Moi aussi, j’accuse: An open letter to an Egyptian state intellectual A letter addressing Farouk Gouida and Egyptian intelligentsia regarding the LGBTQ+ crackdown

October 6, 2017

Dear poet, journalist, grand intellectual, flag-bearer of all that is “natural,” carrier of the poets’ appeal to heaven* –

May this, sir, find you well.

To begin with, I would like to congratulate you on your amazing achievements. I read with growing interest your two pieces — “A Pervert Ceremony” and “No Freedom for Perverts” — and they provided me with further compelling evidence that it is Egypt, and not the United States, that is indeed the land of opportunity. For, would someone with such mediocre language abilities, such lazy methods of deception and hypocrisy and a sheer reliance on the crude force of ignorance and the authority of a “state intellectual,” be considered a writer anywhere else in the world? I think not. Not even in a wall newspaper.

No, really. I do read the writing of the conservative American right, for instance, in which they argue that American society does not need same-sex marriage because, according to them and based on an increase in divorce rates, it has proven detrimental to the institution of marriage and monogamy in Scandinavian countries. (The phenomenon of increased divorce rates is one we share in Egypt, much to our president’s chagrin and triggering his dissatisfaction with Al-Azhar – may he be reassured by the news from India.) This is a flawed and reactionary argument, but at least it is … well, an argument, in the sense that it can be engaged with and debated on the basis of logic, within an existing democratic tradition and with coherent language (English having to an extent been spared an atmosphere in which words are regularly used to mean one thing, when in fact they mean the opposite, as is commonly the case with contemporary Arabic; meaning that an article can, for instance, simultaneously defend street children and sound like a call for their execution).

The debate on same-sex marriage is too complex to be summarized here, and I have not personally developed a clear position on it yet. It is, after all, a question that belongs to a historical, social and intellectual context that hardly concerns us, not just — as you have kindly opined — because we refuse to mimic, or depend on, the West, but because even if we wanted to, we could only do so within a limited permitted scope. (Please see Frantz Fanon’s Les Damnés de la Terre [The Wretched of the Earth, 1961] on why newly decolonized states should resist at all costs the growth of a national bourgeoisie. Much damage could perhaps have been avoided if our thinkers at the time — your peers and predecessors — had paid more attention to the Arabic translation of Fanon.)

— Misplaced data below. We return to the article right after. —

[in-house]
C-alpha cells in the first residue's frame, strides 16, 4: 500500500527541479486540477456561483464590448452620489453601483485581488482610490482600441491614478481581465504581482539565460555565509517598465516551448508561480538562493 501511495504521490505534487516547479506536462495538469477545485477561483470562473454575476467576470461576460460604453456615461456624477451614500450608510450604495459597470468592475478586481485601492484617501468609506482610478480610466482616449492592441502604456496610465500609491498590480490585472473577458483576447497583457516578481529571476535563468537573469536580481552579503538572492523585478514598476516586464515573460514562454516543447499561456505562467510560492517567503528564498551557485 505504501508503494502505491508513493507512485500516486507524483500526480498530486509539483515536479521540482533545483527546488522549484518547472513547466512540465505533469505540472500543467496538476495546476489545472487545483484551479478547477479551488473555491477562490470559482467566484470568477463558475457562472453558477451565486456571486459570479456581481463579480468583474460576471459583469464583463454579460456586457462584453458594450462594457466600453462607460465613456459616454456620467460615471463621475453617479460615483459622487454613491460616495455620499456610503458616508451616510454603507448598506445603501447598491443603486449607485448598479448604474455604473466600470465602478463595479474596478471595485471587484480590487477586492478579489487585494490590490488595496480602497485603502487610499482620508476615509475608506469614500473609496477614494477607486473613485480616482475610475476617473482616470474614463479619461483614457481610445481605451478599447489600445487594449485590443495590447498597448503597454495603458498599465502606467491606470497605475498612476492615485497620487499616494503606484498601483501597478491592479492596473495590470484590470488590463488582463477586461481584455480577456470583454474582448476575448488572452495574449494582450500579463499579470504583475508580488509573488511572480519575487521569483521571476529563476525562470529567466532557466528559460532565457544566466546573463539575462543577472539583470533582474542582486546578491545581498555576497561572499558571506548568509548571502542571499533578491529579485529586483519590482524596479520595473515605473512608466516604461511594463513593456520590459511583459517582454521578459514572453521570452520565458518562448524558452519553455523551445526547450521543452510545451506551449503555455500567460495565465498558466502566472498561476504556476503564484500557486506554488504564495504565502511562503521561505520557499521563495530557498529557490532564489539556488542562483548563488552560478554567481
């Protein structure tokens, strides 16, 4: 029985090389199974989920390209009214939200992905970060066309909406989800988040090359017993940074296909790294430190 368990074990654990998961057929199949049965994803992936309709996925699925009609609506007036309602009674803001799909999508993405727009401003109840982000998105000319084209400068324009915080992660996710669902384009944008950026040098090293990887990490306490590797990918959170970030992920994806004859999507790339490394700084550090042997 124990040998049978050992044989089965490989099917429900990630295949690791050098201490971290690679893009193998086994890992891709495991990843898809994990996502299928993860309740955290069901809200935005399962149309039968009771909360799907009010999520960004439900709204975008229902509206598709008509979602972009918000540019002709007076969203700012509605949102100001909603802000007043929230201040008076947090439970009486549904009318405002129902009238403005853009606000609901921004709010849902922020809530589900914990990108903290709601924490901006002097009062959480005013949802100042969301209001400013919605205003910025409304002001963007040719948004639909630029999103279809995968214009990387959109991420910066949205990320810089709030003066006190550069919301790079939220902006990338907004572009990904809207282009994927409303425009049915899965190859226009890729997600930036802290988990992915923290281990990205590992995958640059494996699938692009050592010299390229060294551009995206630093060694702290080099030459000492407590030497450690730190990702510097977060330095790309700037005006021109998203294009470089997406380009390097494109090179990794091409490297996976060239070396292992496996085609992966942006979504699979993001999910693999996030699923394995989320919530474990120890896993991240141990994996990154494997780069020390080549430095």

I haven’t read much by you, nor even little to be honest, though I do remember a specific rhyming poem in Friday’s Al-Ahram newspaper about kneeling on a green dollar bill, etc. (with what was most probably an easy rhyme scheme that relies on common conjugations ending in waw and nun), plus a few saccharine love poems, disconnected from the trends of the more developed Egyptian poetry (worse even than those of Ahmed Shawki and his ilk, for whom the comparison itself is really an insult), and of interest, perhaps, to collectors of pseudo-literary curios. (That such pieces find any interest at all is understandable only in the context of late capitalism and the complexity of human nature. Many succeed precisely because they fall below a certain threshold of mediocrity. Which can be amusing. Others succeed because there exist those who genuinely consider such drivel to be high art, which is not amusing at all, but such is the rule of so-called market democracy.) 

Please note that I am not simply engaging in the common practice of disparaging your works — disparageable though they are — simply because I dislike the role you play as an intellectual snitch. I can easily imagine there being real poets and writers, just as lowly and reactionary in their thoughts and choices as you are, but who are still essentially better writers. The great poet Amal Dunqul is not short on nationalistic and misogynistic impulses, nor is Naguib Surur, who also displayed a range of phobias. But their humour, their talent and their depth of perception are miles beyond the reach of your wildest (and very straight!) dreams.